Why is this stuff so ubiquitous? A lot has been written and said about this kind of design, its geometry, contextualism and novelty. I am maybe not so interested in those aspects of these designs, but rather their remarkable sameness.
Their individual designs are more or less good or bad, but their hold on international, global architecture is matched maybe by only blob-itecture:
and again, a remarkable sameness about these designs. Or maybe again, the masses of glittering towers planned and built around the world (or at least in the cheesy rendering world):
So, what do these designs say about our architecture culture or the built environment? Well, glass must be cheap, and place and space are minor concerns compared with image and supposed novelty. Monuments to ego, these buildings are all trying to out do each other in their magnificence and astounding creativity. That in the end they all come out looking a lot alike is never really questioned.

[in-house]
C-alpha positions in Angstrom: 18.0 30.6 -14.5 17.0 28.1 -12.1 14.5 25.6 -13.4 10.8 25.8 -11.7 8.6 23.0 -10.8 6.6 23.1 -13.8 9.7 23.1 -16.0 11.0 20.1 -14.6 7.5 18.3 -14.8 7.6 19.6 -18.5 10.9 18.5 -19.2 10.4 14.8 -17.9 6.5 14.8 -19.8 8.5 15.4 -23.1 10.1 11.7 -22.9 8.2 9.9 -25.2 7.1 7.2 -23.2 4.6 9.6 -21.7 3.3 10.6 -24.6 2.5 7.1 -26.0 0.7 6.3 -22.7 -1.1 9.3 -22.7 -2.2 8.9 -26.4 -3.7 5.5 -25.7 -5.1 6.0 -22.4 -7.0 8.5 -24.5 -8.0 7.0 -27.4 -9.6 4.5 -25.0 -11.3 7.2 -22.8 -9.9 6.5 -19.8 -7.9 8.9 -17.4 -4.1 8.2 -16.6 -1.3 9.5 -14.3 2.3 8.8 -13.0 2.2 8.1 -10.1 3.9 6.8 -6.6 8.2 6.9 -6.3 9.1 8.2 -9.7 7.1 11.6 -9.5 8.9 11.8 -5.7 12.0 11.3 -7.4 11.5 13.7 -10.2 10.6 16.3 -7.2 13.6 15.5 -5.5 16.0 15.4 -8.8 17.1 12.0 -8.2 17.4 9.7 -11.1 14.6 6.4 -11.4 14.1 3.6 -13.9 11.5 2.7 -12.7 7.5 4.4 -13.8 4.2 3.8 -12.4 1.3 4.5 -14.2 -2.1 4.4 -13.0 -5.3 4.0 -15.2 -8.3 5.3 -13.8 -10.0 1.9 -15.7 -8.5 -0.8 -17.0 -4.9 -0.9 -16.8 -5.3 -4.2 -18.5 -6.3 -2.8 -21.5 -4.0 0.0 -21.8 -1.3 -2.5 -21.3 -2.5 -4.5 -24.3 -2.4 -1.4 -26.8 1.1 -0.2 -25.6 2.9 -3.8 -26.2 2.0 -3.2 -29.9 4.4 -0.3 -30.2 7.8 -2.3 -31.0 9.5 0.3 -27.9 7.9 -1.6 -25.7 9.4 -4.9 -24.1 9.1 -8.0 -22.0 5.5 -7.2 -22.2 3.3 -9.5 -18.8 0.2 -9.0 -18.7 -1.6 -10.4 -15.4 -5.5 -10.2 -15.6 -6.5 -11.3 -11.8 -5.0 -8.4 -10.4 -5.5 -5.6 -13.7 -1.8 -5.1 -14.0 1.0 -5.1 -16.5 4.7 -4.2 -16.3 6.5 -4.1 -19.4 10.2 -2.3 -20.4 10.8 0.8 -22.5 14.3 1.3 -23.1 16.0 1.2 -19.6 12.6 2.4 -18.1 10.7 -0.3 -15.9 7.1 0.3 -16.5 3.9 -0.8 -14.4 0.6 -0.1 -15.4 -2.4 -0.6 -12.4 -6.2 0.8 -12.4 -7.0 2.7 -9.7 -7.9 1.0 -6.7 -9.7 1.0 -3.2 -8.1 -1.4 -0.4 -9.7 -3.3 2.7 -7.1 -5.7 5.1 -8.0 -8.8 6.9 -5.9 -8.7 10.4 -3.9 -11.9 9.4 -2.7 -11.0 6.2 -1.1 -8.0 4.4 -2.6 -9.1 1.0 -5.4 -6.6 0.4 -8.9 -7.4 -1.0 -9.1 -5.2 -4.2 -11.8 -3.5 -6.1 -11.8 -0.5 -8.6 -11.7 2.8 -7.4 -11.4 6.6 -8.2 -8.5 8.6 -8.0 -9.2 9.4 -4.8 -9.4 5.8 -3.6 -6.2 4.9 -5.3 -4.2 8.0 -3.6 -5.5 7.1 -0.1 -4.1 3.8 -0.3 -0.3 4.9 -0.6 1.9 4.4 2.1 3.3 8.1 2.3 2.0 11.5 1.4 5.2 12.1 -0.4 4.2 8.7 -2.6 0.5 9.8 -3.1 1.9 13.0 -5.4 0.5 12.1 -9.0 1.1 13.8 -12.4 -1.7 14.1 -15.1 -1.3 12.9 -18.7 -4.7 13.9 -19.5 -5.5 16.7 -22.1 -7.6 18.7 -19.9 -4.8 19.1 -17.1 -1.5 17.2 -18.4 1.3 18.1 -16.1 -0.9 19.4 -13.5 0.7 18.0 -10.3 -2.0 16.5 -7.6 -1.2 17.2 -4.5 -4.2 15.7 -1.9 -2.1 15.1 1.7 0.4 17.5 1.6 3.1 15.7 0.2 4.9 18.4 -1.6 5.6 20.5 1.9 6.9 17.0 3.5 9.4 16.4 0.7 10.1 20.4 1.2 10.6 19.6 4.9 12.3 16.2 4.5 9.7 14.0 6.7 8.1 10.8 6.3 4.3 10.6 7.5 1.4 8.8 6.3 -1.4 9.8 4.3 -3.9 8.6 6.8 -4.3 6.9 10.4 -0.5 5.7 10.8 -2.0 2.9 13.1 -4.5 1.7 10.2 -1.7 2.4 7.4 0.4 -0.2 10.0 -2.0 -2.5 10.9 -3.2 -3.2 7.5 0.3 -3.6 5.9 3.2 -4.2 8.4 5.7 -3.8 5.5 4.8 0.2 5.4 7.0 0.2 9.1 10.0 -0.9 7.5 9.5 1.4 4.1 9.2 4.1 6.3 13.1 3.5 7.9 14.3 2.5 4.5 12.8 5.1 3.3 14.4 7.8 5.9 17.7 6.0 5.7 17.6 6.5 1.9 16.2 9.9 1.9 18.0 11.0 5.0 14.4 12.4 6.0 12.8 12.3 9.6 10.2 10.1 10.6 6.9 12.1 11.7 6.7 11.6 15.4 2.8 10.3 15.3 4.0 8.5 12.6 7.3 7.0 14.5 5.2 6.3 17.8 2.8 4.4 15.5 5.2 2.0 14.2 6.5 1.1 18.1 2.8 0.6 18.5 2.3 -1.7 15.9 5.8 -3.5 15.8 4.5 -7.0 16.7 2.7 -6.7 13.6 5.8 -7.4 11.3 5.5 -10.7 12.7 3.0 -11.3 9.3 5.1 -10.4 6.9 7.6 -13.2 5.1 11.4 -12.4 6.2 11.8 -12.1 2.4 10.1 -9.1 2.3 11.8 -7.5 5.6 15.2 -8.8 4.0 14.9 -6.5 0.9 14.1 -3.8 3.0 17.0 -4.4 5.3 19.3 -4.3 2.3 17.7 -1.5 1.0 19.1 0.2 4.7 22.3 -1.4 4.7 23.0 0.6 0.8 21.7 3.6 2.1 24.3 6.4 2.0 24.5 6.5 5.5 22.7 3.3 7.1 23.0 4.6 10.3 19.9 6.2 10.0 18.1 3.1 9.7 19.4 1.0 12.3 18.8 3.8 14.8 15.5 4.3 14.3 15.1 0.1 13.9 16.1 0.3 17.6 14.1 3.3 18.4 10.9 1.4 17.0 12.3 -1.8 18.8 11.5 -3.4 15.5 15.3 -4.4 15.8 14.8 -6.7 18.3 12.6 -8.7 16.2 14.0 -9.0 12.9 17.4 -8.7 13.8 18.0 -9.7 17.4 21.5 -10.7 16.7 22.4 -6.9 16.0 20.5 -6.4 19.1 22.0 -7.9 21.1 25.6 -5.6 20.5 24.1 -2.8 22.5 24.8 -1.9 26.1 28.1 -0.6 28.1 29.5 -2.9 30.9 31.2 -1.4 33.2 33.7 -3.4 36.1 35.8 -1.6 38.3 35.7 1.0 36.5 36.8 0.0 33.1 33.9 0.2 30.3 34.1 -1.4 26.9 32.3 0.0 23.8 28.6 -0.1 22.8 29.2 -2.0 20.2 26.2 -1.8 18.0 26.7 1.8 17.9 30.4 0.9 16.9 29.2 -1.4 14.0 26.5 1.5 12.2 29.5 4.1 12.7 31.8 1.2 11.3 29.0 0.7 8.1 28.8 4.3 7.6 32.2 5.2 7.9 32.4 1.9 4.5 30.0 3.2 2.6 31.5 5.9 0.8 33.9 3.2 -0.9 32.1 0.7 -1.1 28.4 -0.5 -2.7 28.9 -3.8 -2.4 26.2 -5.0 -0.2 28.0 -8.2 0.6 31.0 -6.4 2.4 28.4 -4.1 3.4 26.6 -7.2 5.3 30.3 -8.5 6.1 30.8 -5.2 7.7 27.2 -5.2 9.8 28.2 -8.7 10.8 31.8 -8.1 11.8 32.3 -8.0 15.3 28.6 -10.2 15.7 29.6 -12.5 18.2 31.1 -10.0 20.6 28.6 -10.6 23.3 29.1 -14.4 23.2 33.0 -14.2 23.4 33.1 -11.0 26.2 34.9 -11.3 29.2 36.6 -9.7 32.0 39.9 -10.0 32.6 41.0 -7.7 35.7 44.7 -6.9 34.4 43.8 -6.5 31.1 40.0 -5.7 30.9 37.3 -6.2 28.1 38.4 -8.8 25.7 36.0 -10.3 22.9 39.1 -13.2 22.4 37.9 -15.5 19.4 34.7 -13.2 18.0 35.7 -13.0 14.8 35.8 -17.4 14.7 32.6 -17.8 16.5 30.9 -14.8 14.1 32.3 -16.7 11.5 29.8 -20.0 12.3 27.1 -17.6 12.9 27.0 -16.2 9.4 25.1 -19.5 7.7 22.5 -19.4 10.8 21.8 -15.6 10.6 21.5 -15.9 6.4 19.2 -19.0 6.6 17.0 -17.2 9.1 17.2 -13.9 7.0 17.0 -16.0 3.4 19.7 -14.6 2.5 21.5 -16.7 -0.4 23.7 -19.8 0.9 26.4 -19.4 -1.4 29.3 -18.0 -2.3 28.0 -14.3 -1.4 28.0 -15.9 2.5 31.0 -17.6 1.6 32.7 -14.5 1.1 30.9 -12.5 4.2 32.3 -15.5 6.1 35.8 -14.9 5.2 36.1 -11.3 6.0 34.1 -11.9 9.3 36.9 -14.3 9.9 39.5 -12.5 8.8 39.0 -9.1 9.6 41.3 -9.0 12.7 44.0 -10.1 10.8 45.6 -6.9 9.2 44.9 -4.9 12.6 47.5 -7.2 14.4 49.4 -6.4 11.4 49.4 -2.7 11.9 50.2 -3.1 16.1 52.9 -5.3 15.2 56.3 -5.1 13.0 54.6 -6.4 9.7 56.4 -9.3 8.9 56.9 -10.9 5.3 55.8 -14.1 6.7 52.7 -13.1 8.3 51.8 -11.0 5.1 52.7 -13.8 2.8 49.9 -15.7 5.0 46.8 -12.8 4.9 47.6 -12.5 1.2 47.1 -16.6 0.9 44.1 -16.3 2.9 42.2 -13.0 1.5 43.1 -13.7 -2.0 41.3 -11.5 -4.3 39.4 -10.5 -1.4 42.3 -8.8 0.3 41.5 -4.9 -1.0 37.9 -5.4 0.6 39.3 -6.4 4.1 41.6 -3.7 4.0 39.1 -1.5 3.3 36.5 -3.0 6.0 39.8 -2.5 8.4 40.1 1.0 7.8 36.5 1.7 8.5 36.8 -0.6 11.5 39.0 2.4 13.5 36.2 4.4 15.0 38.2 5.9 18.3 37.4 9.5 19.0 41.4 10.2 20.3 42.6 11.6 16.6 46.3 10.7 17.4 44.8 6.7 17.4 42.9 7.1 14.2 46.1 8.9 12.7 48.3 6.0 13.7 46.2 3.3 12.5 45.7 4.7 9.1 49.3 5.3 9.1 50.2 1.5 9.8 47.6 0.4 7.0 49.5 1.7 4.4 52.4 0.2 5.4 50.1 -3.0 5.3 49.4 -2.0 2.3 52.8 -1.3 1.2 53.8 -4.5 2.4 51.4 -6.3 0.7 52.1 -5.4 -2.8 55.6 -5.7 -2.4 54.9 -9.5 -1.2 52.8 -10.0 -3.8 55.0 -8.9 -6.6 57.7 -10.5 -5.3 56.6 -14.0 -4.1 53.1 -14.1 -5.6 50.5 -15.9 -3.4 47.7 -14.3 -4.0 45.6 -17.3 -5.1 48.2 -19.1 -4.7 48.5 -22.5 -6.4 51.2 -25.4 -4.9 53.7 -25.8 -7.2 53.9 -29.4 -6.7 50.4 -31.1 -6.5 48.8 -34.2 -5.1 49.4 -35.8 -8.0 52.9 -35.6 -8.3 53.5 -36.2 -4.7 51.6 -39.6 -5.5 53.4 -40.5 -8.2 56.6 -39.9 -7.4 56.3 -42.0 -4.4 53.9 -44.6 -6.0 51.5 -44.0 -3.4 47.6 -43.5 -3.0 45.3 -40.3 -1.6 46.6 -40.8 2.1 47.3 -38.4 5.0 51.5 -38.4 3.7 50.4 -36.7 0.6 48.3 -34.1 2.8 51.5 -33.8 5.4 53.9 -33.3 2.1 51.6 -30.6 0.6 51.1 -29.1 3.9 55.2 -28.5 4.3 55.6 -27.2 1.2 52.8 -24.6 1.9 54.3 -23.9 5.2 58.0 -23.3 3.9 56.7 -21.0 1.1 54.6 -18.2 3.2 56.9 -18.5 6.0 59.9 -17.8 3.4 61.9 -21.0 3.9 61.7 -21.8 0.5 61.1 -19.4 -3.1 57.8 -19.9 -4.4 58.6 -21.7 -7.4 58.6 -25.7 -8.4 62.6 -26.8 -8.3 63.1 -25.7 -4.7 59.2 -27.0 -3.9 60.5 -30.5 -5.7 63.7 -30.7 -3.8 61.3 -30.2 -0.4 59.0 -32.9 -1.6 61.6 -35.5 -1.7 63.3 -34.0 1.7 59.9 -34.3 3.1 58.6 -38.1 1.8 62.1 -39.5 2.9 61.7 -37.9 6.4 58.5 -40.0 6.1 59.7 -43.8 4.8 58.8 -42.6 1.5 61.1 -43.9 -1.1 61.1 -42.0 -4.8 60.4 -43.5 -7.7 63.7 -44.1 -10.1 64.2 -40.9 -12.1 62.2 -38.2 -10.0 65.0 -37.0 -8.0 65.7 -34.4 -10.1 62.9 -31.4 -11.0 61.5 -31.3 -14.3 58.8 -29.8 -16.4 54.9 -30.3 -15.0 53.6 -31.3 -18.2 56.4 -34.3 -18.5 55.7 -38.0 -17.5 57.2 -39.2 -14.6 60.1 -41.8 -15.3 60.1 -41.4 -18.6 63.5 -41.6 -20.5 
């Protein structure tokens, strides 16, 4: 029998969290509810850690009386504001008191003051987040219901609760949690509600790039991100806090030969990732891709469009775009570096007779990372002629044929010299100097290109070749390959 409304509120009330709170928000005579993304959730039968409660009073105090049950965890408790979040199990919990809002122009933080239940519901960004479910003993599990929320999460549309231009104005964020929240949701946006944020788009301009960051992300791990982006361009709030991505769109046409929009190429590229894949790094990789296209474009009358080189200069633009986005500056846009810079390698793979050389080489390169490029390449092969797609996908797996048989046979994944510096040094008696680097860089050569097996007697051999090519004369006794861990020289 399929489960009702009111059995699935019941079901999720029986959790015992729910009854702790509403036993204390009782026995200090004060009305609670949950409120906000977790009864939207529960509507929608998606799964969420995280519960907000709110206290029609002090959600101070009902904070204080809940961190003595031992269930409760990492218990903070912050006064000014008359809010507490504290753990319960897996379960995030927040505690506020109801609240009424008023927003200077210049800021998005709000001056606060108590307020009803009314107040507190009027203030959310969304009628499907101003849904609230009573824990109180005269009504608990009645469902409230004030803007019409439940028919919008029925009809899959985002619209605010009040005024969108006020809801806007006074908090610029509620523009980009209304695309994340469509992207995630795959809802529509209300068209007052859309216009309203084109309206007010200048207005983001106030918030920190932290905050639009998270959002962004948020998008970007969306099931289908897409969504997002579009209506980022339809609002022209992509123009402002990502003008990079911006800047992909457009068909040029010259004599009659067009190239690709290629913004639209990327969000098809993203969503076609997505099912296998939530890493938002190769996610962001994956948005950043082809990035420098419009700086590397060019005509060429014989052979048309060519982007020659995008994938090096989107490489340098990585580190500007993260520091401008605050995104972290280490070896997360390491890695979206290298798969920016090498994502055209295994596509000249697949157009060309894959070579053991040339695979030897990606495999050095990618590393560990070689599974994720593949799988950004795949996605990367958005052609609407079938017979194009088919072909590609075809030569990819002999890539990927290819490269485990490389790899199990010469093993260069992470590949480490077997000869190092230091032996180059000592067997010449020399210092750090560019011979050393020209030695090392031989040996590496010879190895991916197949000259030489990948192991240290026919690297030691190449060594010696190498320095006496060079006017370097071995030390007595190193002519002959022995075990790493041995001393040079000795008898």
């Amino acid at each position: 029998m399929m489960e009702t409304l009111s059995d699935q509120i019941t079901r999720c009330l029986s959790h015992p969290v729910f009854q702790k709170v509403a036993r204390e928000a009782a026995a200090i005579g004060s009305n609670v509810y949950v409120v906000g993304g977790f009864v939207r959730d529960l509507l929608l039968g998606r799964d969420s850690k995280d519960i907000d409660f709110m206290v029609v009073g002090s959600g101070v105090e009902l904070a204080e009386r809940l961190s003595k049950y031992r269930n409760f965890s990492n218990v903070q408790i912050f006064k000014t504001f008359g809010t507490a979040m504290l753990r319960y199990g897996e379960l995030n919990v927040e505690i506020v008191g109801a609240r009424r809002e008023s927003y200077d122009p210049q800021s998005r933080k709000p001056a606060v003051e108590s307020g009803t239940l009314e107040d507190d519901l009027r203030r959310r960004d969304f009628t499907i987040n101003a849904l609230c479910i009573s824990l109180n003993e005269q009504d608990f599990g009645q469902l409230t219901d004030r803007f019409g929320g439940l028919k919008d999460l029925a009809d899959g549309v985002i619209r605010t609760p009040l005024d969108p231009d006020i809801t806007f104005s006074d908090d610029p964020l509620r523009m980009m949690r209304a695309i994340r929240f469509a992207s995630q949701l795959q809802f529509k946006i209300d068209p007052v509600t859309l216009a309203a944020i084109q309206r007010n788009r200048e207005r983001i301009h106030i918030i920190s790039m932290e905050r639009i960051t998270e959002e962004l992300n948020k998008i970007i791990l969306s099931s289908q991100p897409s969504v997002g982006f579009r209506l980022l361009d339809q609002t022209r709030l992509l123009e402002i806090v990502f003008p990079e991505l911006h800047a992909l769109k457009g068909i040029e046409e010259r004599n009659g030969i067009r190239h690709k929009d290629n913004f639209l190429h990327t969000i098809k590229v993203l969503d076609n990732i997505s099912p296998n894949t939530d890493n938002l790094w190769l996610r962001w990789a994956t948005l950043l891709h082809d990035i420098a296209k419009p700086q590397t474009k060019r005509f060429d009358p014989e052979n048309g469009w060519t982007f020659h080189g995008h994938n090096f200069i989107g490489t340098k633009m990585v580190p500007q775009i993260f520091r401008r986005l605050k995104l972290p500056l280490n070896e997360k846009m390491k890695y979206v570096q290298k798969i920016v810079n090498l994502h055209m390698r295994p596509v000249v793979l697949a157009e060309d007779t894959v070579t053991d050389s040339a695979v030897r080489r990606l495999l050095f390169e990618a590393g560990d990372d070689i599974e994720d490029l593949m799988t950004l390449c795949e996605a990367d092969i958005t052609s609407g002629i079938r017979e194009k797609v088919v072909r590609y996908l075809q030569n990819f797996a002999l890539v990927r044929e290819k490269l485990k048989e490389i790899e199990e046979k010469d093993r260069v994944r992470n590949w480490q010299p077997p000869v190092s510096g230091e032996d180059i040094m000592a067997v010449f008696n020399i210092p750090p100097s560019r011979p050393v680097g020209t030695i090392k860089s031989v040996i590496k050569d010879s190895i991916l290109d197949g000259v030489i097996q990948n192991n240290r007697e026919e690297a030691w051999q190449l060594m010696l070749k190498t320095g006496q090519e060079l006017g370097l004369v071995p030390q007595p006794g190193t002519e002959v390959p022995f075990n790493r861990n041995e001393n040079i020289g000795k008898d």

These kinds of buildings have always had a major role in the story of architecture. They are in a sense extreme examples of the playing out of an architectural language. However, I think we quickly become tired of these buildings, their one trick pony broken down. And less we forget:
the ‘astounding’ are often quickly demolished. These New York buildings were all the most magnificent architecture of their day and are all demolished today. They too are a bit generic in their use (and abuse) of an architectural language and, they also were largely about the use of that language. So, beyond ‘modern’ or ‘traditional’ or ‘victorian’ or any other architectural language, the sameness of these buildings lies in their intent to be “magnificent”.
Architecture, good architecture that is, is much more than a language, metaphorically or otherwise. It should be about use and place and meaning and so many other things beyond “Wow!”.
(Historic New York demolished building photos from Nathan Silver’s Lost New York)